Another interesting point is our pricing model around the world. We define ourselves as a luxury brand, but we don’t believe that price point should define luxury—we believe in honest and accessible pricing. In India, our entire range starts at Rs 550. So we’ll continue being authentic, telling our story and doing everything we believe is right. We are confident that in the long run our formulas will give us the win.
Q. Tell us about the importance of constantly innovating and experimenting for a personal care company like yours.
It is very important to us. Innovation comes in many different ways. There’s product innovation, people like to try something new, which is great. Technology is something we keep working with, but I think innovation can also be through messaging, price positioning etc.
For instance, with the Indian market, we are trying to dial up our Vitamin C products in terms of marketing. In North America, it is not as popular. But as per our consumer research and data provided by Nykaa, we understand that Vitamin C is a very popular ingredient within the Indian market. So we will definitely innovate when it comes to our marketing strategy for Vitamin C.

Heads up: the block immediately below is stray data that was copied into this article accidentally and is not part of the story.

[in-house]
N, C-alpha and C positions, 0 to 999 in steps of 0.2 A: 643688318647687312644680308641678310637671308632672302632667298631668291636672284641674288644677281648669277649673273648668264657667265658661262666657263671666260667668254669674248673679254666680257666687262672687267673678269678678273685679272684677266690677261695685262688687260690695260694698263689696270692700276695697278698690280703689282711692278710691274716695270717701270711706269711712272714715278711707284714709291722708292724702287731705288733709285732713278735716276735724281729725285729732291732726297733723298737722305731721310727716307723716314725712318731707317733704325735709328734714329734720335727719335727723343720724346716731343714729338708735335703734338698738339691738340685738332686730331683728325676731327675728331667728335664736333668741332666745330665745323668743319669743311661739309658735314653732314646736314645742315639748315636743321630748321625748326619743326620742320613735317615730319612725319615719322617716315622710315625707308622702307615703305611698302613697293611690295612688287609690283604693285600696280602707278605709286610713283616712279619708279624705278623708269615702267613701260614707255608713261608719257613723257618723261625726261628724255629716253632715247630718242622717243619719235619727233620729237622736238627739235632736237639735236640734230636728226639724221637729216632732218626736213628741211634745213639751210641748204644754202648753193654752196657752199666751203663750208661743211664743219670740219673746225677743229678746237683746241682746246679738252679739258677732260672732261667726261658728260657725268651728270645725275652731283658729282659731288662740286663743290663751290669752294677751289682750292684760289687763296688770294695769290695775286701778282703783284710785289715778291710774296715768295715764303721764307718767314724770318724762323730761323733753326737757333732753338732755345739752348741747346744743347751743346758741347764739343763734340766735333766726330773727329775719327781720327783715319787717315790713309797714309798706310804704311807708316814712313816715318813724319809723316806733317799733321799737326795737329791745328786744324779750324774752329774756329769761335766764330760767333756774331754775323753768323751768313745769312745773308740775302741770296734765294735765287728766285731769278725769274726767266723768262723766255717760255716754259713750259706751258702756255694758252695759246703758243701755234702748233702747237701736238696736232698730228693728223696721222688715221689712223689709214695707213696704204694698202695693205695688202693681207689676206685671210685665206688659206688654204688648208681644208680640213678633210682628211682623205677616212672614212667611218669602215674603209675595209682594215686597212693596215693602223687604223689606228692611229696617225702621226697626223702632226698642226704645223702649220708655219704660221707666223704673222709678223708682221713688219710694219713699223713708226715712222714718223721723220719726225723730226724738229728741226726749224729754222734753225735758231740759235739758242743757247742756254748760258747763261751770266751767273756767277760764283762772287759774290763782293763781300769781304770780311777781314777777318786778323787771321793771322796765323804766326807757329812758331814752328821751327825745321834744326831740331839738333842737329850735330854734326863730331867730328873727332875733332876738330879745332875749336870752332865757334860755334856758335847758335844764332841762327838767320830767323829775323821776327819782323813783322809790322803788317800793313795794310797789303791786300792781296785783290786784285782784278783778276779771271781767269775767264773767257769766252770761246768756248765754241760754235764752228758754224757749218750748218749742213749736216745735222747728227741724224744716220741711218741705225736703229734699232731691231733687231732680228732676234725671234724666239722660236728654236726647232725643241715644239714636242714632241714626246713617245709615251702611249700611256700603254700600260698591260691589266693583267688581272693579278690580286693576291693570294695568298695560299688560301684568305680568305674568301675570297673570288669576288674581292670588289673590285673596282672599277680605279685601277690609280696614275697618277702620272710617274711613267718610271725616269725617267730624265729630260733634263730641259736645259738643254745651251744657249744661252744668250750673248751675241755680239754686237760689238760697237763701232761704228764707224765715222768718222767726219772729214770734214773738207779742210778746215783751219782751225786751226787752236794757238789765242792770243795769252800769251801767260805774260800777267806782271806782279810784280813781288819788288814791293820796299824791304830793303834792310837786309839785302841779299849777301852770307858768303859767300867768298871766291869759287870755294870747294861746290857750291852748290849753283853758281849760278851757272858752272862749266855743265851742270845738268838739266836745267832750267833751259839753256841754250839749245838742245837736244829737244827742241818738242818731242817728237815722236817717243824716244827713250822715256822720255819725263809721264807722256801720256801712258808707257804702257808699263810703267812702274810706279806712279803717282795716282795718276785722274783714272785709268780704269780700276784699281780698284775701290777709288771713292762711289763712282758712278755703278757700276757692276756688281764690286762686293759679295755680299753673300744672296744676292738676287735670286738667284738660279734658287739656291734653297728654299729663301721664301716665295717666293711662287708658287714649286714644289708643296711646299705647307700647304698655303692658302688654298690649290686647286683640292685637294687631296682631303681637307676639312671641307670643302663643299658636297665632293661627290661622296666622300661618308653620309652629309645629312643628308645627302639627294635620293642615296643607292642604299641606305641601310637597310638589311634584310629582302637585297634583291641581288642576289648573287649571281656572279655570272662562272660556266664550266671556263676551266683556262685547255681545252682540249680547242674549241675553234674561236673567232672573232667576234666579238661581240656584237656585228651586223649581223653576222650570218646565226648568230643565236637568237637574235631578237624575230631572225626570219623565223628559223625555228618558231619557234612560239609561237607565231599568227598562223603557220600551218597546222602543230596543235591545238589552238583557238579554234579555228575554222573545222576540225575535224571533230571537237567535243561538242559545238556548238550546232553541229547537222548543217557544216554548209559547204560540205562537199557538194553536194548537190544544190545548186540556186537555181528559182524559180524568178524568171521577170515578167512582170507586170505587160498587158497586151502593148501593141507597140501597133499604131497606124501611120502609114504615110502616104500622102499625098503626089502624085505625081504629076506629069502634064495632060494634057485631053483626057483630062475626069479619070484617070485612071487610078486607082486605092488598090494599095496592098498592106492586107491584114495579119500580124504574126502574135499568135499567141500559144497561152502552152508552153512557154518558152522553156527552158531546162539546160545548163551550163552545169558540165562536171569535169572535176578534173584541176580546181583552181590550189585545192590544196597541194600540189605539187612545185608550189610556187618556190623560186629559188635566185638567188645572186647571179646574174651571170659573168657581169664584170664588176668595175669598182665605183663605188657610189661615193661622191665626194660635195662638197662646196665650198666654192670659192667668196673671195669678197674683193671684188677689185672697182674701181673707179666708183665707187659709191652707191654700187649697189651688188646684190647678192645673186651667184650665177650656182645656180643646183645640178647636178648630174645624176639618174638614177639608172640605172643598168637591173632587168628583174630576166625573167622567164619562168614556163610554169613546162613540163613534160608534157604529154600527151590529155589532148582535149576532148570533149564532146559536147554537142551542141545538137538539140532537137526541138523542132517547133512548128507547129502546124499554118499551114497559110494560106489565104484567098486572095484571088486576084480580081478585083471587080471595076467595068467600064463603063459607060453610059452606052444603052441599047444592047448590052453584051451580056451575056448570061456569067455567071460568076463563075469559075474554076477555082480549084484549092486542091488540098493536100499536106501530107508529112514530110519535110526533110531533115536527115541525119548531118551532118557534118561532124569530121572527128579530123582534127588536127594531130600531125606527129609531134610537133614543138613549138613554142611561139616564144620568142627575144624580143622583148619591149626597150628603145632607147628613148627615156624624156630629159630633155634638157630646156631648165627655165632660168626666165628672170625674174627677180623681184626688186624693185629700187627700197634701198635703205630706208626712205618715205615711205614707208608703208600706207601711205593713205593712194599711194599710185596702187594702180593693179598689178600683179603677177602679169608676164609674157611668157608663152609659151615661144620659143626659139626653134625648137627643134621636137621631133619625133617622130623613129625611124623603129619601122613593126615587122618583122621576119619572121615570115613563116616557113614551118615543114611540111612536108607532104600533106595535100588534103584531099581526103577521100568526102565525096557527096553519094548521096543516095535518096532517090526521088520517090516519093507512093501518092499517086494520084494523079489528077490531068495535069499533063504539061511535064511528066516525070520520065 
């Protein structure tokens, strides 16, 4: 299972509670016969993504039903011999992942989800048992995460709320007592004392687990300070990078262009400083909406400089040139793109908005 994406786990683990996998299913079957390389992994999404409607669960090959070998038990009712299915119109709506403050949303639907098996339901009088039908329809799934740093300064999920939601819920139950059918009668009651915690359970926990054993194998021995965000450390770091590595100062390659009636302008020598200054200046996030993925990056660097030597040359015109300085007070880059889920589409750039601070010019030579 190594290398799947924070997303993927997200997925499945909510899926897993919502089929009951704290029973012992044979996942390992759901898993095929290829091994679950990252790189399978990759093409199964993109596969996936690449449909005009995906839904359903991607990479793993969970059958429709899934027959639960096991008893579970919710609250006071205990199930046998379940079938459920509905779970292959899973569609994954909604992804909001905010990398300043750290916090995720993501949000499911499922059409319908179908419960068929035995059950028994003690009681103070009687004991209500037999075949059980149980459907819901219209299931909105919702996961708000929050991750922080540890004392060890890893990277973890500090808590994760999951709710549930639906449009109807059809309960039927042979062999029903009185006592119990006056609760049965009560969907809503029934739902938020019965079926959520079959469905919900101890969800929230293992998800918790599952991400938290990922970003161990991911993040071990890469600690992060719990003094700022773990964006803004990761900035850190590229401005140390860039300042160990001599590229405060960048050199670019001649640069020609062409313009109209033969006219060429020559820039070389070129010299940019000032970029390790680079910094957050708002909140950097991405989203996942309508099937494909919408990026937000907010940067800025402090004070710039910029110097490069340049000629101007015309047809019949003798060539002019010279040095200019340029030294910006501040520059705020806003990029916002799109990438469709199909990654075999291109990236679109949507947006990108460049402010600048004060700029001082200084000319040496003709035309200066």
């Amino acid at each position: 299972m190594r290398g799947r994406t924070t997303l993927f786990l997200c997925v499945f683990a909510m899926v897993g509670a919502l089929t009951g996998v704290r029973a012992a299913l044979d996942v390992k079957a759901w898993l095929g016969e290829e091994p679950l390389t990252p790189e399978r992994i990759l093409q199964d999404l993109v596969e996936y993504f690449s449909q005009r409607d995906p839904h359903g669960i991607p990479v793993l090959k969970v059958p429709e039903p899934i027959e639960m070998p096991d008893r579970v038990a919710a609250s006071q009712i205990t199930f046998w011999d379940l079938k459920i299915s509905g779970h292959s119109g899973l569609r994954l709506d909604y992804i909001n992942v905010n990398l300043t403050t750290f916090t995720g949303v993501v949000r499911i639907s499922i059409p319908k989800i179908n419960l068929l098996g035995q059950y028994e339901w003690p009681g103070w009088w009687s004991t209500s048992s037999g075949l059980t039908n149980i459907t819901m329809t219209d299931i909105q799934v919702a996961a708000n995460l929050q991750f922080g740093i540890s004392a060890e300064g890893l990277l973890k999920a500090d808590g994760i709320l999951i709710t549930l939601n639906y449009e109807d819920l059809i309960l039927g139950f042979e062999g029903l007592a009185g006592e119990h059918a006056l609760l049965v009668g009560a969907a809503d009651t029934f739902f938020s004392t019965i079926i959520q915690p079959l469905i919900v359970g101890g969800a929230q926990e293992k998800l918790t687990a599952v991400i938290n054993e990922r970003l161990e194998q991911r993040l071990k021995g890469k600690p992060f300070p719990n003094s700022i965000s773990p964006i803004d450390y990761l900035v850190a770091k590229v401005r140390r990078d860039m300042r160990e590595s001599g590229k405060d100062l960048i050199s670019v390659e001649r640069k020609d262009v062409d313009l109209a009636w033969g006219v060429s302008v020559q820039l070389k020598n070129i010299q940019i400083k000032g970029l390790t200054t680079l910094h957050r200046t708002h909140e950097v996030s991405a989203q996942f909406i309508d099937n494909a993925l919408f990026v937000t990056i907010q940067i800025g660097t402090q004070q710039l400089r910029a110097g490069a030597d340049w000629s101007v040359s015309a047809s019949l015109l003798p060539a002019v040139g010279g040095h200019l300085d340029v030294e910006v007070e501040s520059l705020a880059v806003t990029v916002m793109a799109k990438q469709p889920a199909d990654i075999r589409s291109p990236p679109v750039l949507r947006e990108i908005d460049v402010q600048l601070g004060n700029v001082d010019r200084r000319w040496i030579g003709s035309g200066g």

Q. So far only The Ordinary has been launched in India. What kind of an opportunity do you see for DECIEM in India?
I think in the next three years we may see NIOD launching in India. For now, India is the biggest new market we've ever done, it’s our biggest ever opening. Depending on how our products are received here, we would definitely like to look at expanding it in the future. Currently, the US, UK and Canada are our top three markets globally. We hope to see India become one of our top three or top two markets in the next three to five years.
Q. What are some of the key lessons you’ve learnt in this journey of creating what is, today, one of the world's most popular skincare brands?
There have been many personal lessons. One would be always trying to stay calm, seeing the good in everything and being patient. I really believe patience is the most important value and just trusting that, in the end, it will all be okay.
Another big learning is never underestimate the consumer. I remember with The Ordinary, when we first presented it to a couple of big retail players, before launching the brand, we were met with so much negative feedback. They said consumers wouldn’t understand this language and the way we spoke about ingredients. But we stuck to what we believed in and when we launched consumers showed the world that they were ready to progress. As an industry, often we are averse to the idea of change, we feel that let’s keep doing things the usual way. But I feel it’s good to take risks. It doesn’t always work, but when it does, it’s incredible.